Pet Affenpinscher dogs can be groomed with brushing and minimal other fuss, but show dogs are typically hand stripped. This means that the loose coat is removed by hand (or with a stripping knife) in order to make room for new growth to come in.
The Affenpinscher makes a good apartment dog, but they do still need daily walks and a safe outdoor place to play in. As with any dog, giving them enough exercise and stimulation is key to having a healthy, well-rounded dog.
- Affenpinschers can be prone to the following:
- Respiratory difficulty (especially in hot weather)
- Patent Ductus Arteriosus
- Patellar Luxation (AKA Slipped Stifle)
- Open Fontanelle (Note: a fontanelle that does not close after 12 weeks may lead to hydrocephalus.)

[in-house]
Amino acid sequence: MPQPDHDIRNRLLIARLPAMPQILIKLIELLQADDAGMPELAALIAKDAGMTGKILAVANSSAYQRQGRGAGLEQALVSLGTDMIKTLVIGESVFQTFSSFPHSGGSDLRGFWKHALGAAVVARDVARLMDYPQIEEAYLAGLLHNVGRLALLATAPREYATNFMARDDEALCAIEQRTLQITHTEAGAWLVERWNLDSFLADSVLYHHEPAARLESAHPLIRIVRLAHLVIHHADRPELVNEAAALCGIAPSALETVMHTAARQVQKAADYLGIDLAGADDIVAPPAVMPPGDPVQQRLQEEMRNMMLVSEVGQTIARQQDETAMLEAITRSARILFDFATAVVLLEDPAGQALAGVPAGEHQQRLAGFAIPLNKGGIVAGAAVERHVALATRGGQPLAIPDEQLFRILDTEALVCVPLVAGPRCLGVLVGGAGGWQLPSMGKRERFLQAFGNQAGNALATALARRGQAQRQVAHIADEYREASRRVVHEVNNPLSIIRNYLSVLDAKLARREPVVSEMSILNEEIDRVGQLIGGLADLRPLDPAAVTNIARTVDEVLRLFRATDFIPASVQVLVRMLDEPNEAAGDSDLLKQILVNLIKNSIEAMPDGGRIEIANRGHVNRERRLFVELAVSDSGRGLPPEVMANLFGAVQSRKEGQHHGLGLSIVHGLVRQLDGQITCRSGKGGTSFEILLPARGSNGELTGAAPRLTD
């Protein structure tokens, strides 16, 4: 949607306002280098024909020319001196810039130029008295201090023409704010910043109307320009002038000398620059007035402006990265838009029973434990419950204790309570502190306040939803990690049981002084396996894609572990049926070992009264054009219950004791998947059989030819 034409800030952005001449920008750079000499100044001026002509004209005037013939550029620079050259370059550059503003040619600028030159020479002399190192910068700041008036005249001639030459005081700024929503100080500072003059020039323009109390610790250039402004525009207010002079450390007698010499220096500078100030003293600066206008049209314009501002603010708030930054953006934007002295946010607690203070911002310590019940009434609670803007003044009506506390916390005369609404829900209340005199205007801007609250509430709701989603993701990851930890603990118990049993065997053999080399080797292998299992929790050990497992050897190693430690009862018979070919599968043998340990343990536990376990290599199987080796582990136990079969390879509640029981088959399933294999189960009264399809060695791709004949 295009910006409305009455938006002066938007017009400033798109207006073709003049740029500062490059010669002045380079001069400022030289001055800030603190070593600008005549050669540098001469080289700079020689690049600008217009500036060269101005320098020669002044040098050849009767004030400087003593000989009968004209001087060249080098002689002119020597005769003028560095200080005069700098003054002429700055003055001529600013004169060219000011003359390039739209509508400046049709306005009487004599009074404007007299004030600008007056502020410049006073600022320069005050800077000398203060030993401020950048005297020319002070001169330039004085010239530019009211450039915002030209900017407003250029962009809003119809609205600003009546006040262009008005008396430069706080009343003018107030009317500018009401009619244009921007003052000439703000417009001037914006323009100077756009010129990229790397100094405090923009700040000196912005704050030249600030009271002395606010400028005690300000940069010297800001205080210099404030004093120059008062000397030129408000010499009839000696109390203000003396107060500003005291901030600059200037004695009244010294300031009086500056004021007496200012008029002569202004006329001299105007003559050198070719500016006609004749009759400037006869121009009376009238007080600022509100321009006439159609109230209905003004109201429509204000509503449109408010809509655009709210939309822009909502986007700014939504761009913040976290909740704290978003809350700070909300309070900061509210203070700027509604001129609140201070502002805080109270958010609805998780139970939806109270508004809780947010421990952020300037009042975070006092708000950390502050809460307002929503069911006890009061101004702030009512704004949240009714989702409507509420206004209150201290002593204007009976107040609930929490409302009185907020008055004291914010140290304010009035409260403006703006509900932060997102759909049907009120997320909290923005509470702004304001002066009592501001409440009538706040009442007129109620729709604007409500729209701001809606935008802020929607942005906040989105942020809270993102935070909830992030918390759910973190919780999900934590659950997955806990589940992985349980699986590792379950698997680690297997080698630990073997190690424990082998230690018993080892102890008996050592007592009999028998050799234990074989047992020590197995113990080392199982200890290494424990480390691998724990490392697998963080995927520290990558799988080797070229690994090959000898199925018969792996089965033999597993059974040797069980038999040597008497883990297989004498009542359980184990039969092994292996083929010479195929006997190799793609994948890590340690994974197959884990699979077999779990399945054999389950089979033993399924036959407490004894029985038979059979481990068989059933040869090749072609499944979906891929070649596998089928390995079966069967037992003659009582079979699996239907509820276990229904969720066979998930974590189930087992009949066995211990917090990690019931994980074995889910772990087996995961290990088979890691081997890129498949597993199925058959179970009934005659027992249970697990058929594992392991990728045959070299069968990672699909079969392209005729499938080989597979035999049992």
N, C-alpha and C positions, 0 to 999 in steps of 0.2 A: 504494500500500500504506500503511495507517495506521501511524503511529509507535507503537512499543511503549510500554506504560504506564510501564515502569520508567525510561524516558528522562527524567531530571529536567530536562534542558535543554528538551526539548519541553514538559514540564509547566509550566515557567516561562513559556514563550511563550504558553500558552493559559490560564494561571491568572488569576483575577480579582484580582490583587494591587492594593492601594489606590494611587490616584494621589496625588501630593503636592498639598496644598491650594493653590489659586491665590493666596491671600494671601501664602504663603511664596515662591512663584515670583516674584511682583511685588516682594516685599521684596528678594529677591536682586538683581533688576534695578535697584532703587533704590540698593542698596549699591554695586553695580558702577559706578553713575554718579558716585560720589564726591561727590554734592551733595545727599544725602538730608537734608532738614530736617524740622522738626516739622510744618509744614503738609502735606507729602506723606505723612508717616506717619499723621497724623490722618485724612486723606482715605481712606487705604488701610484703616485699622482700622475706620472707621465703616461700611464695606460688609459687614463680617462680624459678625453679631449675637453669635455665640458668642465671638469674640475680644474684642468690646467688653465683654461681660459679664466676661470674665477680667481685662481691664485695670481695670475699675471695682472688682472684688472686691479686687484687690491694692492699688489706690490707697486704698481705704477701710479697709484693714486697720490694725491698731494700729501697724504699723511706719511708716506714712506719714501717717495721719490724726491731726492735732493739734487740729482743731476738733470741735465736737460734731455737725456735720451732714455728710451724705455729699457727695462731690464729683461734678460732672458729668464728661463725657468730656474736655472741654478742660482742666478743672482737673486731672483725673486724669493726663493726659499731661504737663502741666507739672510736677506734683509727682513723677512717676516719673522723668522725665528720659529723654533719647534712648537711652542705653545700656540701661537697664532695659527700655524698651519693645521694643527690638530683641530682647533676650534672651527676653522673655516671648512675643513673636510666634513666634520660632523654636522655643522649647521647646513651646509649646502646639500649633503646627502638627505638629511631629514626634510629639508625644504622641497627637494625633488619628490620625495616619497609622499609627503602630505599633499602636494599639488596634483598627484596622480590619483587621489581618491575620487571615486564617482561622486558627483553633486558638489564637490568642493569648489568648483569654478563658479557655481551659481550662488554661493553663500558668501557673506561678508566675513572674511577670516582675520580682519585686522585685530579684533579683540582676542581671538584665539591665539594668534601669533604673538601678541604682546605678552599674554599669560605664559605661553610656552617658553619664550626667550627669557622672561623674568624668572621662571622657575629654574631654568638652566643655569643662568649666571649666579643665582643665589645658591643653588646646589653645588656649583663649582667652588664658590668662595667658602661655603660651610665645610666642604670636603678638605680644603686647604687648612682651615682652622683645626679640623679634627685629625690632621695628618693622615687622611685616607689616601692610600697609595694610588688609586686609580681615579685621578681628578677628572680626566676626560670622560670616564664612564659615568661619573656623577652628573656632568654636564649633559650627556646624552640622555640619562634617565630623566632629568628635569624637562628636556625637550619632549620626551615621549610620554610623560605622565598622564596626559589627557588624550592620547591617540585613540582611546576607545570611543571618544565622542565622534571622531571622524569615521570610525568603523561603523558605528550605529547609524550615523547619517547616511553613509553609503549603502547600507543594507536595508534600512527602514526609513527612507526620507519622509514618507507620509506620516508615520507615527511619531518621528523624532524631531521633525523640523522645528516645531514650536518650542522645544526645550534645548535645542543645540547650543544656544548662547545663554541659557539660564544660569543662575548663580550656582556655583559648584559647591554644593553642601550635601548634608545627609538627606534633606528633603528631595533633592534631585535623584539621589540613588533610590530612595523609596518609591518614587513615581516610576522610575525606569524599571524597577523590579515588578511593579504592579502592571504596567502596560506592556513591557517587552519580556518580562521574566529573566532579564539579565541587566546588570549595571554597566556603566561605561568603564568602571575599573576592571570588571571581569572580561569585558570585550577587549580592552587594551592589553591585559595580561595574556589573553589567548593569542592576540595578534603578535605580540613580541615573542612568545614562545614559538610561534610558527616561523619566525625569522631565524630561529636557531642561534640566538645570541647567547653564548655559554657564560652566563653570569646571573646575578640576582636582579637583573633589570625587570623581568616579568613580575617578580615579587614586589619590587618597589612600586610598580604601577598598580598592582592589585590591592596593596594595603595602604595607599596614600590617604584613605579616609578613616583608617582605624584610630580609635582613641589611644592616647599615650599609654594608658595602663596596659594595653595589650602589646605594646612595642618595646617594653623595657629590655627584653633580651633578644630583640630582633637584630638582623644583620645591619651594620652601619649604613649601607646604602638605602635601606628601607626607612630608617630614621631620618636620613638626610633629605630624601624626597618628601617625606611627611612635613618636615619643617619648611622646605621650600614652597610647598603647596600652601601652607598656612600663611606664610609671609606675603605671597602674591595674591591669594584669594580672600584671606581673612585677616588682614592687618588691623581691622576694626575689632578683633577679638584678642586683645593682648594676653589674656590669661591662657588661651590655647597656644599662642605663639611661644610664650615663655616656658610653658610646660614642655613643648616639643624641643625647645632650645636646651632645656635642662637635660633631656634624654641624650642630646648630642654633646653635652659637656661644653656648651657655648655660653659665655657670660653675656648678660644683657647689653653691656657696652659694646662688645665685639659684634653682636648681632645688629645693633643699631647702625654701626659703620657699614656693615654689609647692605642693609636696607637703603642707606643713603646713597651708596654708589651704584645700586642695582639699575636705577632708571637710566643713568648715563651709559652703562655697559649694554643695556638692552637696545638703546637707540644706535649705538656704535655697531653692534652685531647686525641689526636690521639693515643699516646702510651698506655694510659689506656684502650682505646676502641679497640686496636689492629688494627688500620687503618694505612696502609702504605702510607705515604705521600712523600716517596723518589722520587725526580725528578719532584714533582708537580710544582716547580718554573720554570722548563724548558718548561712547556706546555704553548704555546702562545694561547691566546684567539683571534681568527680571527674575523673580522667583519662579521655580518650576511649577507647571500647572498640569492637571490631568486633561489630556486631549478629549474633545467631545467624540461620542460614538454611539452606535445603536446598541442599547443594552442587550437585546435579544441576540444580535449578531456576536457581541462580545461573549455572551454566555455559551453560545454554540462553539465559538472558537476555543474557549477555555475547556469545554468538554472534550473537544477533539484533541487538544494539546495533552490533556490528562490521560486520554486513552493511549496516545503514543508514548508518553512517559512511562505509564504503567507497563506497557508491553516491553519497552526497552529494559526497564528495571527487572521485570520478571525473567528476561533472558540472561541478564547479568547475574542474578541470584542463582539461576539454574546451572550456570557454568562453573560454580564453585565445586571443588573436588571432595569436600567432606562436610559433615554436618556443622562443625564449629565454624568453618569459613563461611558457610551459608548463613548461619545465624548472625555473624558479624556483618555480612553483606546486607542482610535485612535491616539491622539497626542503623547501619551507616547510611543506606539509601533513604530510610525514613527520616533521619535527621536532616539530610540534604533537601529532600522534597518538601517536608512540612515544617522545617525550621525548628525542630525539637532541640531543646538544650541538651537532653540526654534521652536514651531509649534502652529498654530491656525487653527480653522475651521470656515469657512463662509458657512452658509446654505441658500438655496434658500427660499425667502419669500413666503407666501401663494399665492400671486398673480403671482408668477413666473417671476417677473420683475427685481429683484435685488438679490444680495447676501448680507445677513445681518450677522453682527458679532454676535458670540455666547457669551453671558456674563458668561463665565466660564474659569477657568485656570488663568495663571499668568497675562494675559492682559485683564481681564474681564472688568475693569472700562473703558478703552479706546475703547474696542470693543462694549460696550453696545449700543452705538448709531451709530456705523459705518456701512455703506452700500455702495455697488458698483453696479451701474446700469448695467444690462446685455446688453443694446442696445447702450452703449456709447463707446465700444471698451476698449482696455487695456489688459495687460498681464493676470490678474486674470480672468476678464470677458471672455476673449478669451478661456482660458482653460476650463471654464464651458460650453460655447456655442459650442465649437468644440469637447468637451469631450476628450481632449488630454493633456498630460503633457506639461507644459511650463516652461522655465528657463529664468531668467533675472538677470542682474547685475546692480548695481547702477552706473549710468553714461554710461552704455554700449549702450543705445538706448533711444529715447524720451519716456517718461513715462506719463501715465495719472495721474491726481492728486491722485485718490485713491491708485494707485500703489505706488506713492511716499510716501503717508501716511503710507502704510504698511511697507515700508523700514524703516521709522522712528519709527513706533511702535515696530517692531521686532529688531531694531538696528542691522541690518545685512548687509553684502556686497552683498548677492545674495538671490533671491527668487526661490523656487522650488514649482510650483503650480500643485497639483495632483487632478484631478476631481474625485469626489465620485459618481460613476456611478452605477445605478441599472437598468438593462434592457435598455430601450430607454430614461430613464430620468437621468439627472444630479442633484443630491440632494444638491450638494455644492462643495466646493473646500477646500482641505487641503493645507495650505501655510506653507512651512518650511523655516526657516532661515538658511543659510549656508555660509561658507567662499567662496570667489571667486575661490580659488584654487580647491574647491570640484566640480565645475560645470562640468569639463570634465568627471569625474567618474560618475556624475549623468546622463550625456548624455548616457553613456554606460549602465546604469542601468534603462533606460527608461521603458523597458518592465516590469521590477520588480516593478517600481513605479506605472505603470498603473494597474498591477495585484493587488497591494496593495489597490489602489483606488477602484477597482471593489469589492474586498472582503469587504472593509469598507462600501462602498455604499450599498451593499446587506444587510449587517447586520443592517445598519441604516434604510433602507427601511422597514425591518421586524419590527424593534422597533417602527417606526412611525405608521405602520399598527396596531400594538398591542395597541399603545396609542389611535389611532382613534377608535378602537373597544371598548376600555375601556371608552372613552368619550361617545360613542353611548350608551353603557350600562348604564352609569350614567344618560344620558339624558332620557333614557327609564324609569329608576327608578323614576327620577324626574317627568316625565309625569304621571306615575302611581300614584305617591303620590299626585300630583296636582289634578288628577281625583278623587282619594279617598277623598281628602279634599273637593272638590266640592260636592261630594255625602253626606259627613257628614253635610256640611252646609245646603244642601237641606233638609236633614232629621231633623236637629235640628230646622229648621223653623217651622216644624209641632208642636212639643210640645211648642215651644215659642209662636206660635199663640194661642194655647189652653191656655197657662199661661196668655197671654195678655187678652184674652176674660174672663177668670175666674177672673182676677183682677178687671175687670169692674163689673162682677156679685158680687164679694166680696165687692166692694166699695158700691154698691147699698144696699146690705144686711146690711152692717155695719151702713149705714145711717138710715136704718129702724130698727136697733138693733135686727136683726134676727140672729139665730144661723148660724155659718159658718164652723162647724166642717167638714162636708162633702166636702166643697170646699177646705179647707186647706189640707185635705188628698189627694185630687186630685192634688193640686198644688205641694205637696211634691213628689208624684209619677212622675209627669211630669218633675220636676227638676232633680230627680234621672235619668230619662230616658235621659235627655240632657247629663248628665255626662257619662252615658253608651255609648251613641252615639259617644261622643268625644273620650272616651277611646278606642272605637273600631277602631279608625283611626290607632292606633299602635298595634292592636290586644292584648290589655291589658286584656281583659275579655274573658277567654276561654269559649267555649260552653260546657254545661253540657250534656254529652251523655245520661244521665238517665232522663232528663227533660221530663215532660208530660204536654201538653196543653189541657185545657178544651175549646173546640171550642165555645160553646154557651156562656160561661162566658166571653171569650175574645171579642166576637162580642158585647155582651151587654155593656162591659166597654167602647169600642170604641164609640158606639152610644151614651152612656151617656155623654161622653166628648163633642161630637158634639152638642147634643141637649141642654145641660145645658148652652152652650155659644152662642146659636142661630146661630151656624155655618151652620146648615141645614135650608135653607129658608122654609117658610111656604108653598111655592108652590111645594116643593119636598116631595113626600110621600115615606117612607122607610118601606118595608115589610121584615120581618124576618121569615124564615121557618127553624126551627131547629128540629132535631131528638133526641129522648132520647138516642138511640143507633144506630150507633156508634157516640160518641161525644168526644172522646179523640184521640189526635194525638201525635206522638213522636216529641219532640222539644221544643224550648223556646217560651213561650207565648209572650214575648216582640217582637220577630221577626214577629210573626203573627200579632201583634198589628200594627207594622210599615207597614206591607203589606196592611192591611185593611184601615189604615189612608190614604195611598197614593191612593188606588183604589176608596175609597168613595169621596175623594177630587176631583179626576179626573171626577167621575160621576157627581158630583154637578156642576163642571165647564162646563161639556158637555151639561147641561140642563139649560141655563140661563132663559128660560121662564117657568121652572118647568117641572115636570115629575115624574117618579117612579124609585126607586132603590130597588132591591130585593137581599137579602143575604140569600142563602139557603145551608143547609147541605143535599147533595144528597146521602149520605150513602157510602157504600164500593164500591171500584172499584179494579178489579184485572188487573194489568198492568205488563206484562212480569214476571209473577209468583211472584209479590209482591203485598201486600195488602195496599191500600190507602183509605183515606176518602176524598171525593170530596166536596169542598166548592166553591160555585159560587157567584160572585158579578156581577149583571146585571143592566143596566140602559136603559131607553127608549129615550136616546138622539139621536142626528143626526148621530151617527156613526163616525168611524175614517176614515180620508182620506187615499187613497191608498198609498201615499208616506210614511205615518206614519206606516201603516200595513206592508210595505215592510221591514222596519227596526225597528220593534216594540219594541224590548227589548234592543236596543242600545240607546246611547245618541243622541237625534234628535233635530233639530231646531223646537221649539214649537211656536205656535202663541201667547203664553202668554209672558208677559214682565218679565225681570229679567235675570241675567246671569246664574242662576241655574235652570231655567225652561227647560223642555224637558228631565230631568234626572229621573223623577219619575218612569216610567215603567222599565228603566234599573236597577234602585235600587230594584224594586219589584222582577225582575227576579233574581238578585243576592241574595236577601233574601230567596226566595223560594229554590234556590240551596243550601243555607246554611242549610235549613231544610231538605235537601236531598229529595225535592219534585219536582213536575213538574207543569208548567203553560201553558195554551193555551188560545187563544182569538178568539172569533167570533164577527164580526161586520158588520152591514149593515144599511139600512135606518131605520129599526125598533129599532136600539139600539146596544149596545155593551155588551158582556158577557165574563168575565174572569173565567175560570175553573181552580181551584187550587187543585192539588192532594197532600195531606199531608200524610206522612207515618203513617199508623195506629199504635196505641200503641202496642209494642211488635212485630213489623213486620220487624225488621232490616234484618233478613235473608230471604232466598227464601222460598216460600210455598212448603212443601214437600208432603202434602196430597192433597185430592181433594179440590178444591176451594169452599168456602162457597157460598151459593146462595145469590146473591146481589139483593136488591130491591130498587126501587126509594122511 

- Some Affenpinschers may be prone to bone fractures.
LIFE EXPECTANCY: 10-14 years
POINTS TO CONSIDER BEFORE BUYING:
- Highly intelligent.
- Excellent ratters.
- Stubborn and sometimes difficult to train.
- Not good at being left alone. They prefer near-constant human contact.
Did you know…
The Affenpinscher is technically part of the group of breeds collectively referred to as Pinschers, but since they did the kind of work normally associated with Terriers, they got lumped into that breed category instead!